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Friday, March 08, 2019

F TROOP Fridays: "Iron Horse Go Home" (1965)

F TROOP Fridays: Episode 19 

F TROOP: "Iron Horse Go Home" (1965 ABC-TV/Warner Brothers) Season One: Episode 16.  Original Air Date: December 28, 1965.  Starring Forrest Tucker as Sgt. Morgan O'Rourke, Larry Storch as Corporal Randolph Agarn, Ken Berry as Captain Wilton Parmenter, Melody Patterson as Wrangler Jane Angelica Thrift, Frank deKova as Chief Wild Eagle, James Hampton as Bugler Dobbs, Bob Steele as Duffy, Joe Brooks as Vanderbilt, John Mitchum as Hoffenmueller, Ivan Bell as Duddleson.  Guest Star: Allyn Joslyn as Colonel Jupiter Parmenter.  Written by Ed James and Seaman Jacobs.  Directed by Charles R. Rondeau.

How rotten has business been at the Fort Courage saloon?  The men are ordered to drink beer in formation during rest period (nickel a beer) and the price on the "free" lunch has been raised from a nickel to a dime.  Things may be bleak at the moment, but the Sarge sees a huge spike traffic coming when the Captain announces the pending arrival of his Uncle, Colonel Jupiter Parmenter.  The Colonel is tasked with providing safe passage for railroad workers through Indian territory, but visions of that first million for O'Rourke Enterprises fade once the elder member of Philadelphia's finest military family confirms that Fort Laramie is the intended destination for the expansion.

"Nominal.  Paleface word for honeyfuggle."

Proving that he can gaslight any Parmenter, O'Rourke persuades the Colonel that Fort Courage is the far less dangerous route, once the "ferocious" Hekawi are relocated.  Convincing Wild Eagle requires more than the planned nominal sum, but the Native leader finds a suitable new home for his Tribe: Fort Courage!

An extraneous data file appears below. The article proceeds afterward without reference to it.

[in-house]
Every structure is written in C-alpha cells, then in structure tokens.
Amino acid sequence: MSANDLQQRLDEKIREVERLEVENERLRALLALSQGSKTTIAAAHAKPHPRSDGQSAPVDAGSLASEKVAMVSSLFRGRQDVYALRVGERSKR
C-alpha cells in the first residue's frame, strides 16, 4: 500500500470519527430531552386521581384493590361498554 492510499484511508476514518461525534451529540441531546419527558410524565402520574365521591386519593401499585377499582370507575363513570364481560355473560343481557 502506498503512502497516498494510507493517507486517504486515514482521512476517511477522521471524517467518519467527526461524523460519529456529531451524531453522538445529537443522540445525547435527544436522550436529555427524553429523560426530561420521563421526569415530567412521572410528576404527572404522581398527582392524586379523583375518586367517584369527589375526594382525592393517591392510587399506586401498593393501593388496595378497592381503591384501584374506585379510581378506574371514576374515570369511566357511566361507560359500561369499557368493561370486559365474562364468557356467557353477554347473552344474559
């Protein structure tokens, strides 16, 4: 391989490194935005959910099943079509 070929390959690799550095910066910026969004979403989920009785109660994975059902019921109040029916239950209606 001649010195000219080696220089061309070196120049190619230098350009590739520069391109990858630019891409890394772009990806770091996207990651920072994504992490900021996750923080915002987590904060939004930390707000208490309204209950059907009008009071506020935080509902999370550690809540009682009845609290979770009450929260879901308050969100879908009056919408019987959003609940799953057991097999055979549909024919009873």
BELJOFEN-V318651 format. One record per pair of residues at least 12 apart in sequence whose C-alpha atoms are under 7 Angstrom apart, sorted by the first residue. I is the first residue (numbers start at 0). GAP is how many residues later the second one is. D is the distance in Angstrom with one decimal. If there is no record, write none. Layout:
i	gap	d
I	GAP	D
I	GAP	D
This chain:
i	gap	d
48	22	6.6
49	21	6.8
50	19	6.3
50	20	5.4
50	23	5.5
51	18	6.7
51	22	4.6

"First peace treaty ever to come with room and board!"

F TROOP brings the 1626 purchase of Manhattan Island in for yet another skewing in Iron Horse Go Home.  Both Parmenters believe that they're modern Minuets, but Jupiter is no more of a match for Wild Eagle than Wilton is for O'Rourke.  True, the Chief doesn't quite get his demand of $3,000 for the 600 acres, but he does get the Army to move from 4 cents an acre to fifty.  Who's screwing who?  Wild Eagle happily declares: "$300 for land that the Hekawi took from the Buffalo?  It could only happen in America!"

The nagging question that emerged in The 86 Proof Spring was the notion that three Hekawi braves could not only sneak into the fort at night, but could get into the locked NCO Club and take the bulky still out.  While I can't still can't figure out how they got inside the club, it's easy to see how they got past the first hurdle here: Vanderbilt remains on sentry duty, with what has to be his worst showing ever.  The Hekawis reconstruct their entire village inside Fort Courage, and he never sees a thing.  Worse, it happens in front of a visiting Colonel.  But we all know Parmenter is a second chance kinda guy: Vandy remains in the tower long after Iron Horse Go Home.

Seems foolish at first to think that O'Rourke's Hekawi business partner would jeopardize the titular train that could make them all rich.  Well, in this endlessly fascinating partnership, the Chief's scheme to milk more money out of the Sarge is one of his most savvy.  Just keep up his bluff in the face of bad chow and marching drills for a few days, and the profits for that ex-buffalo land could double or triple.  And then of course Wild Eagle goes right back to a greatly enhanced profit share from O'Rourke Enterprises with the troopers none the wiser.   Crazy Cat and Roaring Chicken are missing from his outing, but who needs them when the Chief is coming up with a doozy like this?